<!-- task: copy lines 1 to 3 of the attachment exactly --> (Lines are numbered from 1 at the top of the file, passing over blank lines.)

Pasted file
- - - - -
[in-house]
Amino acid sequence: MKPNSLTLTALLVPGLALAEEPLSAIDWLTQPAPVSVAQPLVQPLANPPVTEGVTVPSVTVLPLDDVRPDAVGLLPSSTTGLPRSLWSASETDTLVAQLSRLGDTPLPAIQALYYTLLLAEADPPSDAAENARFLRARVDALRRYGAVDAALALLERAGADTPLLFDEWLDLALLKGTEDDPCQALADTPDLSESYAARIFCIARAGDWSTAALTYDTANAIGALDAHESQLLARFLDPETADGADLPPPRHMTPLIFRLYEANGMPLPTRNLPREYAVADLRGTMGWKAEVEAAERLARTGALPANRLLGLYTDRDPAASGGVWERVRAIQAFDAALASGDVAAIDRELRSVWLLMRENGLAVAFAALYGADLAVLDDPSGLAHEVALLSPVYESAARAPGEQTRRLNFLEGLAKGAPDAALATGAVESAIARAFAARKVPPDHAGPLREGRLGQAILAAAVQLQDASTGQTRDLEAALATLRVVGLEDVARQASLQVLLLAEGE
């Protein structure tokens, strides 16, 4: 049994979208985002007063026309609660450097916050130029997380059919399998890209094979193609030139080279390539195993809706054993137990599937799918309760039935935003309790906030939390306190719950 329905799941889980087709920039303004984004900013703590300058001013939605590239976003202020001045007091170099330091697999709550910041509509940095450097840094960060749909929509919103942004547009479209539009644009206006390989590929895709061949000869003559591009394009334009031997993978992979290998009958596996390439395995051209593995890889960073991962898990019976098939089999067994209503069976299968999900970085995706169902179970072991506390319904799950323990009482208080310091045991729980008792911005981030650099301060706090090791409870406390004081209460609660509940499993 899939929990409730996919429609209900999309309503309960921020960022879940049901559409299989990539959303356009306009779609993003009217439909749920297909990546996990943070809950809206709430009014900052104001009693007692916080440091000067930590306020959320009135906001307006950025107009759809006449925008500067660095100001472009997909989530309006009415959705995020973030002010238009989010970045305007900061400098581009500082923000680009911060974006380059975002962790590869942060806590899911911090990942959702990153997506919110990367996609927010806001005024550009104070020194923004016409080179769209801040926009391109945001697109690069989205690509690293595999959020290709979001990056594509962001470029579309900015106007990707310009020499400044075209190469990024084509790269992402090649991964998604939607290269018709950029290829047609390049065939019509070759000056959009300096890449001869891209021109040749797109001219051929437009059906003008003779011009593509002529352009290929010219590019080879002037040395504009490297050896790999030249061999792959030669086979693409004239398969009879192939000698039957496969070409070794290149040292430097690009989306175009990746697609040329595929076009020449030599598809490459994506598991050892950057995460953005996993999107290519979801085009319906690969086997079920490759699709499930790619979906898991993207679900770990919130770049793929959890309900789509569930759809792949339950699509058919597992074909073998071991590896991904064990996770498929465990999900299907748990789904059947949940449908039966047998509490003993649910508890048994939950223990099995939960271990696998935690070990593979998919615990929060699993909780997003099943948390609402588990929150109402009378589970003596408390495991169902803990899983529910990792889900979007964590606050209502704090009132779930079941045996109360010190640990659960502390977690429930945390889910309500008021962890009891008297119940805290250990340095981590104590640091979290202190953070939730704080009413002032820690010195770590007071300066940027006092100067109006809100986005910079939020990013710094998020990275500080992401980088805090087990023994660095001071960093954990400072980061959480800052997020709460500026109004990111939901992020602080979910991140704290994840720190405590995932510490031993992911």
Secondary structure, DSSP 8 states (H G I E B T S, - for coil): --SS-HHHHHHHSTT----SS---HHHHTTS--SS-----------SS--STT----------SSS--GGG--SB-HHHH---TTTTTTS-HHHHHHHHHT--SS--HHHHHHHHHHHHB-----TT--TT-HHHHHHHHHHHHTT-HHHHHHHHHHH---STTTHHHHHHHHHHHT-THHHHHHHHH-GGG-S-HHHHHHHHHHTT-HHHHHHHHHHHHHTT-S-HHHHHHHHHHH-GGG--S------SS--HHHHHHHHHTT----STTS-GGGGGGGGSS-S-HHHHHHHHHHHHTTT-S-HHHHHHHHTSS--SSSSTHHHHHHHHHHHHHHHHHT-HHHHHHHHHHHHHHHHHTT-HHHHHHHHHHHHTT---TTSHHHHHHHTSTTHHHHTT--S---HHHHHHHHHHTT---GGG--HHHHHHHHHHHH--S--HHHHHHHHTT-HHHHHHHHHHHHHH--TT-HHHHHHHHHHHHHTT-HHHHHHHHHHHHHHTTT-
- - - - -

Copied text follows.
[in-house]
Amino acid sequence: MKPNSLTLTALLVPGLALAEEPLSAIDWLTQPAPVSVAQPLVQPLANPPVTEGVTVPSVTVLPLDDVRPDAVGLLPSSTTGLPRSLWSASETDTLVAQLSRLGDTPLPAIQALYYTLLLAEADPPSDAAENARFLRARVDALRRYGAVDAALALLERAGADTPLLFDEWLDLALLKGTEDDPCQALADTPDLSESYAARIFCIARAGDWSTAALTYDTANAIGALDAHESQLLARFLDPETADGADLPPPRHMTPLIFRLYEANGMPLPTRNLPREYAVADLRGTMGWKAEVEAAERLARTGALPANRLLGLYTDRDPAASGGVWERVRAIQAFDAALASGDVAAIDRELRSVWLLMRENGLAVAFAALYGADLAVLDDPSGLAHEVALLSPVYESAARAPGEQTRRLNFLEGLAKGAPDAALATGAVESAIARAFAARKVPPDHAGPLREGRLGQAILAAAVQLQDASTGQTRDLEAALATLRVVGLEDVARQASLQVLLLAEGE
């Protein structure tokens, strides 16, 4: 049994979208985002007063026309609660450097916050130029997380059919399998890209094979193609030139080279390539195993809706054993137990599937799918309760039935935003309790906030939390306190719950 329905799941889980087709920039303004984004900013703590300058001013939605590239976003202020001045007091170099330091697999709550910041509509940095450097840094960060749909929509919103942004547009479209539009644009206006390989590929895709061949000869003559591009394009334009031997993978992979290998009958596996390439395995051209593995890889960073991962898990019976098939089999067994209503069976299968999900970085995706169902179970072991506390319904799950323990009482208080310091045991729980008792911005981030650099301060706090090791409870406390004081209460609660509940499993 899939929990409730996919429609209900999309309503309960921020960022879940049901559409299989990539959303356009306009779609993003009217439909749920297909990546996990943070809950809206709430009014900052104001009693007692916080440091000067930590306020959320009135906001307006950025107009759809006449925008500067660095100001472009997909989530309006009415959705995020973030002010238009989010970045305007900061400098581009500082923000680009911060974006380059975002962790590869942060806590899911911090990942959702990153997506919110990367996609927010806001005024550009104070020194923004016409080179769209801040926009391109945001697109690069989205690509690293595999959020290709979001990056594509962001470029579309900015106007990707310009020499400044075209190469990024084509790269992402090649991964998604939607290269018709950029290829047609390049065939019509070759000056959009300096890449001869891209021109040749797109001219051929437009059906003008003779011009593509002529352009290929010219590019080879002037040395504009490297050896790999030249061999792959030669086979693409004239398969009879192939000698039957496969070409070794290149040292430097690009989306175009990746697609040329595929076009020449030599598809490459994506598991050892950057995460953005996993999107290519979801085009319906690969086997079920490759699709499930790619979906898991993207679900770990919130770049793929959890309900789509569930759809792949339950699509058919597992074909073998071991590896991904064990996770498929465990999900299907748990789904059947949940449908039966047998509490003993649910508890048994939950223990099995939960271990696998935690070990593979998919615990929060699993909780997003099943948390609402588990929150109402009378589970003596408390495991169902803990899983529910990792889900979007964590606050209502704090009132779930079941045996109360010190640990659960502390977690429930945390889910309500008021962890009891008297119940805290250990340095981590104590640091979290202190953070939730704080009413002032820690010195770590007071300066940027006092100067109006809100986005910079939020990013710094998020990275500080992401980088805090087990023994660095001071960093954990400072980061959480800052997020709460500026109004990111939901992020602080979910991140704290994840720190405590995932510490031993992911």